For the next step, I recommend you set up a Zero Based Budget.

For most people, budgeting is a bad word.  People feel that budgets are very restrictive and that you can’t have any fun.  If you approach it in the right way, you’ll realize like I now do, that budgets are freeing.  Do you enjoy worrying about your billing coming in?  Worrying about where you’ll get the money to fix the roof?  How you’ll possibly be able to afford to send your kids to private school?  Budgets are your friend.  Or do you enjoy being out of control?

Continuing to do the same thing over and over expecting a different outcome is a popular definition of insanity.  Take the step of making a budget so you can take control of your money, instead of letting it control you.

What’s a Zero Based Budget?

Quite possibly the best method of budgeting known to man.

The point of a zero-based budget is to make your income minus your outflow equal zero.  Wait… What?  How can I get things under control if I plan to spend everything I make?  No, I don’t mean you must spend every cent you make every month!  But, you have to plan where every dollar goes.  If you don’t put each dollar into a spending category of some sort, you are leaving yourself with a pool of money that you’ll inevitably find something to waste it on.  If you put that money somewhere, such as into an Emergency Fund category, or in a Debt Payments category, you’ll be putting that money to work.  Remember Starbucks?  Give yourself a Fun Money category and spend it on whatever floats your boat, but realize that the money you put in that category isn’t going to lowering your debt, or saving up for that roof/appliance repair that you need.  That doesn’t mean you don’t get any Fun Money.  We all need to have a little fun every once in a while.  This category of spending is a little money you can spend on whatever you want, each month, without feeling any guilt.  In my case, it’s $35 a month.

I won’t go in depth about Zero Based Budgeting here.  There are many other resources on the Internet that deal with it in depth.

I will quickly put a plug in for the particular tool I use for this job.  It’s called YouNeedABudget (or YNAB for short).  I’ve been using YNAB since March 2013.  By using it, I’ve gone from just over $20K in consumer debt to about $7500 in about 7 months.  They don’t just sell you the software and leave you on your own, either.  They have multiple live classes every week, dealing with a variety of topics related to the YNAB flavor of Zero Based Budgeting.  In fact, even if you don’t use their software, their website is a great resource for budgeting.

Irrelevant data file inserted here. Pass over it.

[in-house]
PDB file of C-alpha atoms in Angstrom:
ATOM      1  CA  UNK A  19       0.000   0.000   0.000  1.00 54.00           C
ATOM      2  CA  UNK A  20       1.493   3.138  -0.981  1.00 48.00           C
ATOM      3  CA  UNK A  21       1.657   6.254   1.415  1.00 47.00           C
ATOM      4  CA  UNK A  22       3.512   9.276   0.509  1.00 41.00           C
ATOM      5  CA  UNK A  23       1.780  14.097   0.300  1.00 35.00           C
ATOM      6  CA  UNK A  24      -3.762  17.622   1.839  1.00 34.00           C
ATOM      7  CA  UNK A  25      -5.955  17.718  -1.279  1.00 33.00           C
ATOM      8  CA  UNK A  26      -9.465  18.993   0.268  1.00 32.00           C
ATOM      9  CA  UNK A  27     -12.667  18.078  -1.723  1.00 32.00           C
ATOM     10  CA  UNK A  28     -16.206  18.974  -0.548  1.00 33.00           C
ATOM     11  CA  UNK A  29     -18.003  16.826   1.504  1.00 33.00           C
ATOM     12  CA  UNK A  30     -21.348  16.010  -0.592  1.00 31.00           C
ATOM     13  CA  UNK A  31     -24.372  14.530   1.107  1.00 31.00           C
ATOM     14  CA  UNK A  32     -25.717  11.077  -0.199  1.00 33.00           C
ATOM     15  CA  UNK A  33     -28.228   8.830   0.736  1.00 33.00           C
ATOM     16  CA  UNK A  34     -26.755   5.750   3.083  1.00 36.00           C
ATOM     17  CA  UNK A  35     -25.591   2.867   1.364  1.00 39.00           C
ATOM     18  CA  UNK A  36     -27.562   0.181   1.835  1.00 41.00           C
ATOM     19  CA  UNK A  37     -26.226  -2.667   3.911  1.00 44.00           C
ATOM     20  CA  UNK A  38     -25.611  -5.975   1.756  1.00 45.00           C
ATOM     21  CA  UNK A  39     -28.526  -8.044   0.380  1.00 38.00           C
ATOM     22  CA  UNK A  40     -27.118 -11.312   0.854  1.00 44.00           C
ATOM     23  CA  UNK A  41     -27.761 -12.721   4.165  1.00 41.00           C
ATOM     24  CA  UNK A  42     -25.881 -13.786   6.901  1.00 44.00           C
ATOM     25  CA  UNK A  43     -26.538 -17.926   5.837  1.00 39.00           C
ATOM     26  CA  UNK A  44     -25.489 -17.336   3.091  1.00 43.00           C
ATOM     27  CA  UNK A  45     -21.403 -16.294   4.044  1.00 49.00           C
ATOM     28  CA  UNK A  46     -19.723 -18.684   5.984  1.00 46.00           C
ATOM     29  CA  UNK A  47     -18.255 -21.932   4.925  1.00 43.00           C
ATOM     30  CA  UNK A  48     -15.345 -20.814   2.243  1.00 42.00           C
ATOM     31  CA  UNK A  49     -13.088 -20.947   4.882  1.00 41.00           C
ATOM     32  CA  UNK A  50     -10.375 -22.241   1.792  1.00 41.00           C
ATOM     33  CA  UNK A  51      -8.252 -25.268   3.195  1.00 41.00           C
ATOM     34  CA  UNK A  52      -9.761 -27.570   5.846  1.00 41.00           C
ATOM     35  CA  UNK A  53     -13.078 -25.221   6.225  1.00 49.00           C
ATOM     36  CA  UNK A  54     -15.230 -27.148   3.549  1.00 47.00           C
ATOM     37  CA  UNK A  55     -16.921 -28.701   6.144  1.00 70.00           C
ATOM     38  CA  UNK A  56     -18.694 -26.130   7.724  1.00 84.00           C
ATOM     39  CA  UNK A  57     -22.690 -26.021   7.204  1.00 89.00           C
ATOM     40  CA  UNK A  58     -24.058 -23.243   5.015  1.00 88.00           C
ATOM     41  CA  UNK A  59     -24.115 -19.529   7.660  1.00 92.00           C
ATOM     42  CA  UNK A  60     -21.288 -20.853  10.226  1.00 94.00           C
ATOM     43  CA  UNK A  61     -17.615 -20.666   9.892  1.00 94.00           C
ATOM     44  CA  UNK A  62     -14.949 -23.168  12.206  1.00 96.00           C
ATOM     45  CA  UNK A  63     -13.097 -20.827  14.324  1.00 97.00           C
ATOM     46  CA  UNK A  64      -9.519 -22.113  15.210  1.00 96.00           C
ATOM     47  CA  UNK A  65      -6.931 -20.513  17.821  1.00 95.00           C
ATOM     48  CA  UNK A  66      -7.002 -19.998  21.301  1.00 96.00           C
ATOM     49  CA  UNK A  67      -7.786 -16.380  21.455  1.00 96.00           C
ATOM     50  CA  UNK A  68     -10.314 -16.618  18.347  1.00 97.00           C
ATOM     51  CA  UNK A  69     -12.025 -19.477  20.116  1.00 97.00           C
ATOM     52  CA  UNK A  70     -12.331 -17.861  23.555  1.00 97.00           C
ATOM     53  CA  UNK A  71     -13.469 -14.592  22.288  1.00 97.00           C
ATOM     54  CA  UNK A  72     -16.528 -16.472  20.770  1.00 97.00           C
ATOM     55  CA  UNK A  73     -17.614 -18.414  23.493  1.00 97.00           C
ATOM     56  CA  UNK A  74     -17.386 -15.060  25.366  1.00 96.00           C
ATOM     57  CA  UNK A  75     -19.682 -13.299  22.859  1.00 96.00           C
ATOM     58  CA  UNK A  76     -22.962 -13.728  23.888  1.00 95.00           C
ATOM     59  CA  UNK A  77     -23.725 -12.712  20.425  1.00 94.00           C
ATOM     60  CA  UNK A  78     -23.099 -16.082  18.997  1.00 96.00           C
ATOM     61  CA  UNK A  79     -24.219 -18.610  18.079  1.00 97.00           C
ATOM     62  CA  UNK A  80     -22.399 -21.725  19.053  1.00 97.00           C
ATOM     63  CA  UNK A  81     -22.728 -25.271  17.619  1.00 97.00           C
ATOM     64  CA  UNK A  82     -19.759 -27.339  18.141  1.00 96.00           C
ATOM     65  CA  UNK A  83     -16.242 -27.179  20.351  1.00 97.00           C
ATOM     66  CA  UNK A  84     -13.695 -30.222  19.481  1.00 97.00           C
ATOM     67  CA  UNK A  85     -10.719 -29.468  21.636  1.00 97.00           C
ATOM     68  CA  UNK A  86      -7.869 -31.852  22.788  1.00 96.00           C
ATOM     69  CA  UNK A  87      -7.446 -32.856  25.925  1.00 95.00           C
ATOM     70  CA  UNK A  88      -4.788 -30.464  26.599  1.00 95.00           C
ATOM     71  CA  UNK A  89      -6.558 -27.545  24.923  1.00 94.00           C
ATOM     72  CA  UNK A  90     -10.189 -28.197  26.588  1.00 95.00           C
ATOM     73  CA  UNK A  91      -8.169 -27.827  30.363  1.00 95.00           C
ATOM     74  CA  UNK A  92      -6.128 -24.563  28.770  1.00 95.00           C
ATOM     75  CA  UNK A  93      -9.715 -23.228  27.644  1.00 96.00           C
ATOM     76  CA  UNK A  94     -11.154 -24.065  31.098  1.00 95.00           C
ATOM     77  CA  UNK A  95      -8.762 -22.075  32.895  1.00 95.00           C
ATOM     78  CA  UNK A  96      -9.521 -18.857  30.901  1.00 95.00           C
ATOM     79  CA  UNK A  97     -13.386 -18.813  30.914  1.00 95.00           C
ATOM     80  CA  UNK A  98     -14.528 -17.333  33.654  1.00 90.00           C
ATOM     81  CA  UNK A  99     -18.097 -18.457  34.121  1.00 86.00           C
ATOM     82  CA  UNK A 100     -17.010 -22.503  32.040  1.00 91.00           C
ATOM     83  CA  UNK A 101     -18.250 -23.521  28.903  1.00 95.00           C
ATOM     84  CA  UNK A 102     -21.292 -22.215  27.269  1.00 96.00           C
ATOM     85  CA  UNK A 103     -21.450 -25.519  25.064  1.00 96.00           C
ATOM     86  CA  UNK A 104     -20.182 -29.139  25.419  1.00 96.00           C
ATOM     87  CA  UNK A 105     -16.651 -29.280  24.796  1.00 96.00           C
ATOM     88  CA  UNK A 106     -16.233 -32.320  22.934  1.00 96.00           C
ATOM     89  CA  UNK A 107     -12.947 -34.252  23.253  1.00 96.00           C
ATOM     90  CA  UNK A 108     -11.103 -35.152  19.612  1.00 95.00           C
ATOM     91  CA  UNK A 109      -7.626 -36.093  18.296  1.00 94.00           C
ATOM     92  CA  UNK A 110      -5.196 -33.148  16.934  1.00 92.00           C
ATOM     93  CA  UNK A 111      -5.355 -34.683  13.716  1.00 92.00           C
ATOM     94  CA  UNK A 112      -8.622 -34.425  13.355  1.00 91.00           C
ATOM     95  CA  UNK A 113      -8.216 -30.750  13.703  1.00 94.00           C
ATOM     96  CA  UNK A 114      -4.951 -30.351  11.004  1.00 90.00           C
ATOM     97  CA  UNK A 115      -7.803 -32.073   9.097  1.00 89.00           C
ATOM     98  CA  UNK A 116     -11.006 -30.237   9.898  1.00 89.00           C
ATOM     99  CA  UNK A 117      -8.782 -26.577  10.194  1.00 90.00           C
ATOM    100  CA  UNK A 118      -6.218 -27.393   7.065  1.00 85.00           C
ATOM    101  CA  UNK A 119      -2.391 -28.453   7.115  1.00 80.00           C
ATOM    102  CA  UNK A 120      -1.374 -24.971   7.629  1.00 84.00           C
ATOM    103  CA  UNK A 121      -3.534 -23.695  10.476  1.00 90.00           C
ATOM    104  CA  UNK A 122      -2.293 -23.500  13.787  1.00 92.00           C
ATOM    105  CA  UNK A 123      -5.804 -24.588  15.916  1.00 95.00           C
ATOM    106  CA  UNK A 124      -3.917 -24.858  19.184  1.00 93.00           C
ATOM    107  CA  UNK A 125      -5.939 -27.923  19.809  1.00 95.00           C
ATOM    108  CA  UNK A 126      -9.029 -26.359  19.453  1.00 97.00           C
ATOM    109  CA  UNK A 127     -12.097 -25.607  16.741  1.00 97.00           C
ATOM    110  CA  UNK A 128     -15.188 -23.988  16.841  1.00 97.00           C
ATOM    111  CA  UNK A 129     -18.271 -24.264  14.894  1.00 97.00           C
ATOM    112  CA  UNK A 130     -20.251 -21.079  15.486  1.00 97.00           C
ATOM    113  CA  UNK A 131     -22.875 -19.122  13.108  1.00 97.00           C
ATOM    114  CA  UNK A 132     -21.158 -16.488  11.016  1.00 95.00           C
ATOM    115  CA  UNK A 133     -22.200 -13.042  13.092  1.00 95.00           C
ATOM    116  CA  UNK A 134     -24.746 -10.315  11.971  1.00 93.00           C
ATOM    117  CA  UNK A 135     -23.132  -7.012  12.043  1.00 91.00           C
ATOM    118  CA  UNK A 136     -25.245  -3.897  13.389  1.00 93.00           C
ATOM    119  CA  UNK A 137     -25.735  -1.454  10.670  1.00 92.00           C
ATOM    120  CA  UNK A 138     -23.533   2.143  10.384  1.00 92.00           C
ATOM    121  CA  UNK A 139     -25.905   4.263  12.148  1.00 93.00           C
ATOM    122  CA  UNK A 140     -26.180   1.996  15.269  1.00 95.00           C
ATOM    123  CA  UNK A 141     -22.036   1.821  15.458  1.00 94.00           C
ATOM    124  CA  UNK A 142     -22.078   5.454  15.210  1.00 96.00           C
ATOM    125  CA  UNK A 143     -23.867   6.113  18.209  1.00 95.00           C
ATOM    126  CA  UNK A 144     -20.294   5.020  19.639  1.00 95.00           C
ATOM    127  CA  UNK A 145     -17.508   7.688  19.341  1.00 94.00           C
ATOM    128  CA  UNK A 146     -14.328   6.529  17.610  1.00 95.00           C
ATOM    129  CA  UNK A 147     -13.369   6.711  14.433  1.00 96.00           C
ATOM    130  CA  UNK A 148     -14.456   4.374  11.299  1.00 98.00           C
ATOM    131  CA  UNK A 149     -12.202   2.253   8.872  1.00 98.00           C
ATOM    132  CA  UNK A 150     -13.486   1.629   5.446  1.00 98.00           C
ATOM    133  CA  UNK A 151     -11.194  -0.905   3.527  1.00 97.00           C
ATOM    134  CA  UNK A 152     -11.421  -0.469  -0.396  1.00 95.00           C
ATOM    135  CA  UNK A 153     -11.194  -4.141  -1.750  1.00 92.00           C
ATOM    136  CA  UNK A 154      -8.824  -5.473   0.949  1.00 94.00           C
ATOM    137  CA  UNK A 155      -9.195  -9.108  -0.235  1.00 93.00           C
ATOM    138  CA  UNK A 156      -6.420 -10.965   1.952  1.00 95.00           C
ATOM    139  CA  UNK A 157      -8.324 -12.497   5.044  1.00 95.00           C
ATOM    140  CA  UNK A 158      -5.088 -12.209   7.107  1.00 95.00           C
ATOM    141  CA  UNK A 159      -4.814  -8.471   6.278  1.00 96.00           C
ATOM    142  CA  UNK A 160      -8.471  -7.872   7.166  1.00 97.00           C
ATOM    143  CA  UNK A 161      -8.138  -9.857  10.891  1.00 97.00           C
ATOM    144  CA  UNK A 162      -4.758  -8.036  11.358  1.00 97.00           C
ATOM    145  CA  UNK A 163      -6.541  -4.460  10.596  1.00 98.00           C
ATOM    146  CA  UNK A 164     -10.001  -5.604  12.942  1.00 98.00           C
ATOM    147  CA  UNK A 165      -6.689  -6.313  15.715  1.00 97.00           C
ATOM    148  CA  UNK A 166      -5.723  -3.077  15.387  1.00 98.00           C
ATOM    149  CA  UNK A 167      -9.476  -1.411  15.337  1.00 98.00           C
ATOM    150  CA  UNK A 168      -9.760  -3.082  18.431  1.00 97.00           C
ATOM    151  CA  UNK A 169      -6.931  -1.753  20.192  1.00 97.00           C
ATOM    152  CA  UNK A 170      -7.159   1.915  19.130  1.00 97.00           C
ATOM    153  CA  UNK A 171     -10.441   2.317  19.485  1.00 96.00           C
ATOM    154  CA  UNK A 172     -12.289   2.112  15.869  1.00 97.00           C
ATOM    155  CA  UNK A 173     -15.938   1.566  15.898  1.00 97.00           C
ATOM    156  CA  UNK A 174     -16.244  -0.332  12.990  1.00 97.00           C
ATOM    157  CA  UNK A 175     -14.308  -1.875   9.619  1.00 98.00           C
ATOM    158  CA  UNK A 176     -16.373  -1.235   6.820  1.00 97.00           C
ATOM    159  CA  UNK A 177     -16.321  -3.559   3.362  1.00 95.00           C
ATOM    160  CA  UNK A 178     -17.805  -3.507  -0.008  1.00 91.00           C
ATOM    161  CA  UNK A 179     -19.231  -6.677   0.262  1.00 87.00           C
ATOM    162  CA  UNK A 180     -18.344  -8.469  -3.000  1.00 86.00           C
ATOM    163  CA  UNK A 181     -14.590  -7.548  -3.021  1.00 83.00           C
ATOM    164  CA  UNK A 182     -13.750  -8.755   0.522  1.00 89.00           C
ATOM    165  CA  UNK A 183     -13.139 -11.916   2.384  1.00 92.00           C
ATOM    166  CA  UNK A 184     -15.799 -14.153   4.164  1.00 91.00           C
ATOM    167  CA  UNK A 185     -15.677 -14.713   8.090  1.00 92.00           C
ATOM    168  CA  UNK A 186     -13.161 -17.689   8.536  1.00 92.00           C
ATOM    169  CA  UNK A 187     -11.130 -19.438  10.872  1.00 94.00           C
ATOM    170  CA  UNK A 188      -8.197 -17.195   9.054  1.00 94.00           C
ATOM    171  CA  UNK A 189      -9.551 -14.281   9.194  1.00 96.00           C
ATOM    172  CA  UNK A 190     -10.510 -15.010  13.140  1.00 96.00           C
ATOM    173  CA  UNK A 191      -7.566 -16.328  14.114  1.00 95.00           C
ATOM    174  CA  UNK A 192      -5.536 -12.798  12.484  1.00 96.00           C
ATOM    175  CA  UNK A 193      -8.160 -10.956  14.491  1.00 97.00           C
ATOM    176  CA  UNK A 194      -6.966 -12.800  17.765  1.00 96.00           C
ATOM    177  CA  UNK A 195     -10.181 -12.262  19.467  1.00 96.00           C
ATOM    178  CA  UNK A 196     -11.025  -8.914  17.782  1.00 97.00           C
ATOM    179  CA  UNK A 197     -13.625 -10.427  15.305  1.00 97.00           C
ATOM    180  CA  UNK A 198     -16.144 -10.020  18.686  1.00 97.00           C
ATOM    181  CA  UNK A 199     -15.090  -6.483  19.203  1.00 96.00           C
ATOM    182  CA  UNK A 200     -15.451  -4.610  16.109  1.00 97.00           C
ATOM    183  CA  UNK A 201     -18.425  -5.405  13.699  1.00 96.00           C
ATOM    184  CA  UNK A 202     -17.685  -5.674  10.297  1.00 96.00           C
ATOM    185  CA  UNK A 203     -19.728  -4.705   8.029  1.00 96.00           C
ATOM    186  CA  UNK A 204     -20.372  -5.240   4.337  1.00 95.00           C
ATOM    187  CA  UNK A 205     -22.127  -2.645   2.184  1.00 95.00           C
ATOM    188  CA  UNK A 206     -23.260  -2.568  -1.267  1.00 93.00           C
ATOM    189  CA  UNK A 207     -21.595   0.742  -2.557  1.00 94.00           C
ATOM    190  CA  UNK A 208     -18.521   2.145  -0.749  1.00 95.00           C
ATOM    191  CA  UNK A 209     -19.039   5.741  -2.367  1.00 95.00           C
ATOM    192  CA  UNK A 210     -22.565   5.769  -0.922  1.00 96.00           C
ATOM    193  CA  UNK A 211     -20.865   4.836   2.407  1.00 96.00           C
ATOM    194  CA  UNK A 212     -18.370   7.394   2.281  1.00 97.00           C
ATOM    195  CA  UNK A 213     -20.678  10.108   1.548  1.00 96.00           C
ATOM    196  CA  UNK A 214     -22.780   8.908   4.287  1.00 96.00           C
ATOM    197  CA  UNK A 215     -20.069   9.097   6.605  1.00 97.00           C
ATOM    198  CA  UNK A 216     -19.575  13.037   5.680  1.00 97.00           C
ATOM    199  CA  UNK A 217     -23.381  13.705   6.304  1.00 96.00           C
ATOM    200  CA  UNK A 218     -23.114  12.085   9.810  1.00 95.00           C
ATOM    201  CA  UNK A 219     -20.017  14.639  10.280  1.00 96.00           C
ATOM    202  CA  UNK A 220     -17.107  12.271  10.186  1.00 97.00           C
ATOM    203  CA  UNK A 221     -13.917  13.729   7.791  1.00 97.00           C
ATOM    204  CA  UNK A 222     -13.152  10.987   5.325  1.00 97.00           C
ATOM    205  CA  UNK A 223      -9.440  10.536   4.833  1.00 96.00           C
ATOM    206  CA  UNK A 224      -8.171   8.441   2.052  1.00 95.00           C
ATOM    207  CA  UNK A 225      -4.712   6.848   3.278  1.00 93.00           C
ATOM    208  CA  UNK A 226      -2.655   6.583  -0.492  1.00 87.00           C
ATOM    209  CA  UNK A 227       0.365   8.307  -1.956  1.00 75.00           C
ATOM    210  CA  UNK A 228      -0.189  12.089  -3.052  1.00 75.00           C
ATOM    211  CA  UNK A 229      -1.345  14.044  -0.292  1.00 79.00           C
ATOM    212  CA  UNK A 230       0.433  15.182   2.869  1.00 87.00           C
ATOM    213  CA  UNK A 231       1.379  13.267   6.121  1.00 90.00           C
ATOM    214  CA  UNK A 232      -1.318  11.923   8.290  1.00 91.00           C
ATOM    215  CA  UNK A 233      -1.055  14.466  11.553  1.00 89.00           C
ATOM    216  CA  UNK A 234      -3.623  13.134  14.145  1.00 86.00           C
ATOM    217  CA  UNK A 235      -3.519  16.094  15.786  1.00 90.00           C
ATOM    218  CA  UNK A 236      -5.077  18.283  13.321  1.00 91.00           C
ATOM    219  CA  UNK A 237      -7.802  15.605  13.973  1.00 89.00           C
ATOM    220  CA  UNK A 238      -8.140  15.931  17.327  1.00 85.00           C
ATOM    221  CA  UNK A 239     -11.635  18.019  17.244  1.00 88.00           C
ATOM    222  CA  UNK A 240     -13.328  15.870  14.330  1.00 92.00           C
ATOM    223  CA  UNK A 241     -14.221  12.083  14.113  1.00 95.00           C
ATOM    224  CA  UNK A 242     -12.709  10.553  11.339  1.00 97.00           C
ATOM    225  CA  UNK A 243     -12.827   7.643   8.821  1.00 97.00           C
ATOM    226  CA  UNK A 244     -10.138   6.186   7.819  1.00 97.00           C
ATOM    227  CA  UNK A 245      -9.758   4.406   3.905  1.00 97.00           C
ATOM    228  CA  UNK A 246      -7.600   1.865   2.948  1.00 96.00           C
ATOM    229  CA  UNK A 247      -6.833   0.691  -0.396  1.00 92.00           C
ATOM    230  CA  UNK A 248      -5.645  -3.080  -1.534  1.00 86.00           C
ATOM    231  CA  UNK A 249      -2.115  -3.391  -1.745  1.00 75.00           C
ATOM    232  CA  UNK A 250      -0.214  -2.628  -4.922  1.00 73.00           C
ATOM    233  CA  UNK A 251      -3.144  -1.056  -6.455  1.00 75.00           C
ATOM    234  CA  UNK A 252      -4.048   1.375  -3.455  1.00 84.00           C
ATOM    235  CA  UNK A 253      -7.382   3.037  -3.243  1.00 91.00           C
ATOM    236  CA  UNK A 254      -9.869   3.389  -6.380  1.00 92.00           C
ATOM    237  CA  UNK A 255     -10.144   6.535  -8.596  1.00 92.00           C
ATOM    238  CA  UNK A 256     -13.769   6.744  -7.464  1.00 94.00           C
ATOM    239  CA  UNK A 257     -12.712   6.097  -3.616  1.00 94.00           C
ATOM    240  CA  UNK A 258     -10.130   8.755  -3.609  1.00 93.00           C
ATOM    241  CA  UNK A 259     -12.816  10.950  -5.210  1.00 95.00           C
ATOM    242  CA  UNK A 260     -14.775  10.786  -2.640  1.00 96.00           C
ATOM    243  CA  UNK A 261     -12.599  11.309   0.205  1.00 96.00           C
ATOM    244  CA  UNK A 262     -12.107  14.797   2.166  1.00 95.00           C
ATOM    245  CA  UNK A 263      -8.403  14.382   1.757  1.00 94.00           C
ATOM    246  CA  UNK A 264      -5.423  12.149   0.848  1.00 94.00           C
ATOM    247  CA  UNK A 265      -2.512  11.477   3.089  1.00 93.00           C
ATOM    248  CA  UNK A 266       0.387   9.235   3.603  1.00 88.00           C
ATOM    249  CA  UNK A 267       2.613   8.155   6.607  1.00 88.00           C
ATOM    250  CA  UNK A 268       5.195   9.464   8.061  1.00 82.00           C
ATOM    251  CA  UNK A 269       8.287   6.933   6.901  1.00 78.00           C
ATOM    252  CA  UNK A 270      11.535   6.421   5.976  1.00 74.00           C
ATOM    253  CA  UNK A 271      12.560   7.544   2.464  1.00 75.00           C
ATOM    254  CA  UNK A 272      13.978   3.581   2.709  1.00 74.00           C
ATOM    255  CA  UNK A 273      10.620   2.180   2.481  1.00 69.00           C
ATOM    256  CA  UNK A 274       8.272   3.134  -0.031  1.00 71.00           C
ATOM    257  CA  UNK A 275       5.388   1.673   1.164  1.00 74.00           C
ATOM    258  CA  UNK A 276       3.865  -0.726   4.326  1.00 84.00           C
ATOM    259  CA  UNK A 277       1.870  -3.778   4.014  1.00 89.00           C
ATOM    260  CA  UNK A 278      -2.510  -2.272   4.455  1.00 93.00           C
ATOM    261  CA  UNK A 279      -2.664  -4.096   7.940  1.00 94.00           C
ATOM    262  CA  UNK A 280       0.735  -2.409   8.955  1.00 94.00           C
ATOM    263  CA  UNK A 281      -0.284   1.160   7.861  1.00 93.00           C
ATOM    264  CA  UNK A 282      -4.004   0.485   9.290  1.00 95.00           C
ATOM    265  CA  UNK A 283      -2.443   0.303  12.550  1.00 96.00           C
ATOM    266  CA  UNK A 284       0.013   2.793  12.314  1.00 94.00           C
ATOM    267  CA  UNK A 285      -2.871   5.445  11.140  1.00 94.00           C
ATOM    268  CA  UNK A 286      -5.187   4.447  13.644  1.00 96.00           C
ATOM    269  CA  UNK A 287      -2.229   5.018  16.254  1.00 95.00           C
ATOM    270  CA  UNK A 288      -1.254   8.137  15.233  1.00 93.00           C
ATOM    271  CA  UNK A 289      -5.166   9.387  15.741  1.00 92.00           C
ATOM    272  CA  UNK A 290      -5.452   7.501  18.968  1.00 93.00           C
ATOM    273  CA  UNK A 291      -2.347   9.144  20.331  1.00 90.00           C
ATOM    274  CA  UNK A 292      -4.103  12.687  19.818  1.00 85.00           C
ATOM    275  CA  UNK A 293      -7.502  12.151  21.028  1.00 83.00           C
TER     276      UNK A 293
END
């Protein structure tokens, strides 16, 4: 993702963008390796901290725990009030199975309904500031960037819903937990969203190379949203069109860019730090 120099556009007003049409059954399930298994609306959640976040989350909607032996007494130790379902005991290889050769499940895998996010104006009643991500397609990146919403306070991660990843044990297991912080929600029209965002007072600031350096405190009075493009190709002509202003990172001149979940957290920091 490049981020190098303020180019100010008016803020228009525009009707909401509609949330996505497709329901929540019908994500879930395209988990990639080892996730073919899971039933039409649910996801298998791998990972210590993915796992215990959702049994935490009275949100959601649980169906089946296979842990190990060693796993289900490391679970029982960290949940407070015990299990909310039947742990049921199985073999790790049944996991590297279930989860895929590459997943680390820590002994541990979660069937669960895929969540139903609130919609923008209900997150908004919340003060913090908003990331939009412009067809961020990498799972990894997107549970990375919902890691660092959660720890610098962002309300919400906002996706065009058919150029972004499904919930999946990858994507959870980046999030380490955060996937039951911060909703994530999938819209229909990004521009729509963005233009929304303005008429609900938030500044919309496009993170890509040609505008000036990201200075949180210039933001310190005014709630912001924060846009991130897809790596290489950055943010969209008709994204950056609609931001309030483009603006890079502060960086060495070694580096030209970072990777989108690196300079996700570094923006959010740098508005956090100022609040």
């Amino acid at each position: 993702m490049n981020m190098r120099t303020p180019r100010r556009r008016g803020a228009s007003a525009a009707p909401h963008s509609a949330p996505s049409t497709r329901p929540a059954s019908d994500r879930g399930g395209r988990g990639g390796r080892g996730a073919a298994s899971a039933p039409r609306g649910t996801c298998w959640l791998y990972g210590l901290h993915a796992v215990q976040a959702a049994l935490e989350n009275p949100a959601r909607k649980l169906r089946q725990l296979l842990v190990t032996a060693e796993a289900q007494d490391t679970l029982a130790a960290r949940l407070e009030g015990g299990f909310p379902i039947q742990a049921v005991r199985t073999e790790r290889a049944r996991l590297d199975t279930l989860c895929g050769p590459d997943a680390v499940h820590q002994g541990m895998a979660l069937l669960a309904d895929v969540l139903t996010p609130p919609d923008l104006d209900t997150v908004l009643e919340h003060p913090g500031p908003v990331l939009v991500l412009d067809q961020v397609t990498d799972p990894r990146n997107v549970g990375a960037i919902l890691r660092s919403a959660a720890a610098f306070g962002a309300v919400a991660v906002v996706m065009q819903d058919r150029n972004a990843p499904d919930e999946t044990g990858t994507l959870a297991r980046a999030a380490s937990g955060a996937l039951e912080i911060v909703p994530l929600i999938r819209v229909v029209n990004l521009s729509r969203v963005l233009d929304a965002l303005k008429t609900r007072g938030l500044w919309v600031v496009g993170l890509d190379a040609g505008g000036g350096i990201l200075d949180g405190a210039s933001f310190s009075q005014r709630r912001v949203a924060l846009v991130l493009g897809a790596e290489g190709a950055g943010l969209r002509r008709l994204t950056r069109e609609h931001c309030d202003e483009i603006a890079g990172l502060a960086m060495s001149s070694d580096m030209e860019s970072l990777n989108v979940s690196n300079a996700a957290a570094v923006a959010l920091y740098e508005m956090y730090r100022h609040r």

Don’t run to buy YNAB now.  Try it free for 34 days, and if it works for you, then buy it.  If it’s working, you’ll know it and the price won’t seem unreasonable.  You can use this refer-a-friend link to save $6 off the regular price of YNAB.

Building a Budget

Set up your Rainy Day categories.  These include bills that are due on an annual or semi-annual basis, like Homeowners Insurance, Auto Insurance, and Property Tax.  For bills, such as Property Tax, look at last years cost.  Divide that number by the number of months you have until it is due.  That’s the amount you must save every month so that when the bill arrives, you’ll be ready for it.

Other important Rainy Day categories are things like Christmas, Birthday, Car Maintenance, and Emergency Fund.  For things like Christmas, decide how much you want to spend on all gifts you plan to give.  Start putting some money aside each month so it’s there when you need it.  Same thing goes for BirthdayCar Maintenance is a little different, in that you’ll want to build up at least a few hundred and just let it sit.  When you do need it, you’ll be glad it’s sitting there waiting for you.  Finally, the Emergency Fund.  It’s the money you’ll want to have if something major happens.  If your A/C goes out, or a major appliance, or your roof springs a leak, it is there to catch you.  As for how much to put in the Emergency Fund, advice is all over the place.  I’ve seen some people suggesting 6 months of expenses, some more, some less.  Even having a single month as a goal is reasonable when you start out.